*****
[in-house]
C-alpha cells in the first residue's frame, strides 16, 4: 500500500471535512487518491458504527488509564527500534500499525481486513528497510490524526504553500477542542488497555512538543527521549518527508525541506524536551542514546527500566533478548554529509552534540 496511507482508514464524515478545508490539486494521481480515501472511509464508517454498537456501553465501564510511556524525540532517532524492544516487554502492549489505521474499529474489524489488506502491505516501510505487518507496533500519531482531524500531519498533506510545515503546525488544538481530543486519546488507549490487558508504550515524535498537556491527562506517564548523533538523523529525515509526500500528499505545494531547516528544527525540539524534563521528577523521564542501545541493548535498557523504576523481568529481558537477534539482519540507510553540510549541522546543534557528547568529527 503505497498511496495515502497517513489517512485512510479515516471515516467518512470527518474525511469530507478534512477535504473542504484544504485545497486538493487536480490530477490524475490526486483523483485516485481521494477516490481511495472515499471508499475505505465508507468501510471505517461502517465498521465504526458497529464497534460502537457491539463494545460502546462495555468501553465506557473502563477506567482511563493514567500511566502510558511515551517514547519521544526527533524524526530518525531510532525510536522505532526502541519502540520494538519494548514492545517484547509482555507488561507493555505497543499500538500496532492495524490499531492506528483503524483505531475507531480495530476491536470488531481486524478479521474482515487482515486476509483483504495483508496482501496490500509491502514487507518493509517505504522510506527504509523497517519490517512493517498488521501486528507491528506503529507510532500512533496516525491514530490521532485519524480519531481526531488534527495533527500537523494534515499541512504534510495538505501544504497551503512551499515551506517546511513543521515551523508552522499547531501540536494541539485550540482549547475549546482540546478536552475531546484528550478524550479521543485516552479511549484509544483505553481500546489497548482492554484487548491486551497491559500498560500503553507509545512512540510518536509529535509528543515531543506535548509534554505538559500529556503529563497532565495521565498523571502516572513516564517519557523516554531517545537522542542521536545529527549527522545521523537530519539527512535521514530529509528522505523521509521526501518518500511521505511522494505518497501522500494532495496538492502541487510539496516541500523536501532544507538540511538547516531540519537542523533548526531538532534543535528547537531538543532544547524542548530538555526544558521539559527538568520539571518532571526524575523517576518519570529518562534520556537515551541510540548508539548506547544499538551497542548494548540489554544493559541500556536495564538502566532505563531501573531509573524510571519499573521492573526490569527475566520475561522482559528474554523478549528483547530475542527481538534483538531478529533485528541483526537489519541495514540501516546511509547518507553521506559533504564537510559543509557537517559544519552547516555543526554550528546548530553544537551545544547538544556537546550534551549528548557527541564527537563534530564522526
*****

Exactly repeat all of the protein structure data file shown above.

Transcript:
[in-house]
C-alpha cells in the first residue's frame, strides 16, 4: 500500500471535512487518491458504527488509564527500534500499525481486513528497510490524526504553500477542542488497555512538543527521549518527508525541506524536551542514546527500566533478548554529509552534540 496511507482508514464524515478545508490539486494521481480515501472511509464508517454498537456501553465501564510511556524525540532517532524492544516487554502492549489505521474499529474489524489488506502491505516501510505487518507496533500519531482531524500531519498533506510545515503546525488544538481530543486519546488507549490487558508504550515524535498537556491527562506517564548523533538523523529525515509526500500528499505545494531547516528544527525540539524534563521528577523521564542501545541493548535498557523504576523481568529481558537477534539482519540507510553540510549541522546543534557528547568529527 503505497498511496495515502497517513489517512485512510479515516471515516467518512470527518474525511469530507478534512477535504473542504484544504485545497486538493487536480490530477490524475490526486483523483485516485481521494477516490481511495472515499471508499475505505465508507468501510471505517461502517465498521465504526458497529464497534460502537457491539463494545460502546462495555468501553465506557473502563477506567482511563493514567500511566502510558511515551517514547519521544526527533524524526530518525531510532525510536522505532526502541519502540520494538519494548514492545517484547509482555507488561507493555505497543499500538500496532492495524490499531492506528483503524483505531475507531480495530476491536470488531481486524478479521474482515487482515486476509483483504495483508496482501496490500509491502514487507518493509517505504522510506527504509523497517519490517512493517498488521501486528507491528506503529507510532500512533496516525491514530490521532485519524480519531481526531488534527495533527500537523494534515499541512504534510495538505501544504497551503512551499515551506517546511513543521515551523508552522499547531501540536494541539485550540482549547475549546482540546478536552475531546484528550478524550479521543485516552479511549484509544483505553481500546489497548482492554484487548491486551497491559500498560500503553507509545512512540510518536509529535509528543515531543506535548509534554505538559500529556503529563497532565495521565498523571502516572513516564517519557523516554531517545537522542542521536545529527549527522545521523537530519539527512535521514530529509528522505523521509521526501518518500511521505511522494505518497501522500494532495496538492502541487510539496516541500523536501532544507538540511538547516531540519537542523533548526531538532534543535528547537531538543532544547524542548530538555526544558521539559527538568520539571518532571526524575523517576518519570529518562534520556537515551541510540548508539548506547544499538551497542548494548540489554544493559541500556536495564538502566532505563531501573531509573524510571519499573521492573526490569527475566520475561522482559528474554523478549528483547530475542527481538534483538531478529533485528541483526537489519541495514540501516546511509547518507553521506559533504564537510559543509557537517559544519552547516555543526554550528546548530553544537551545544547538544556537546550534551549528548557527541564527537563534530564522526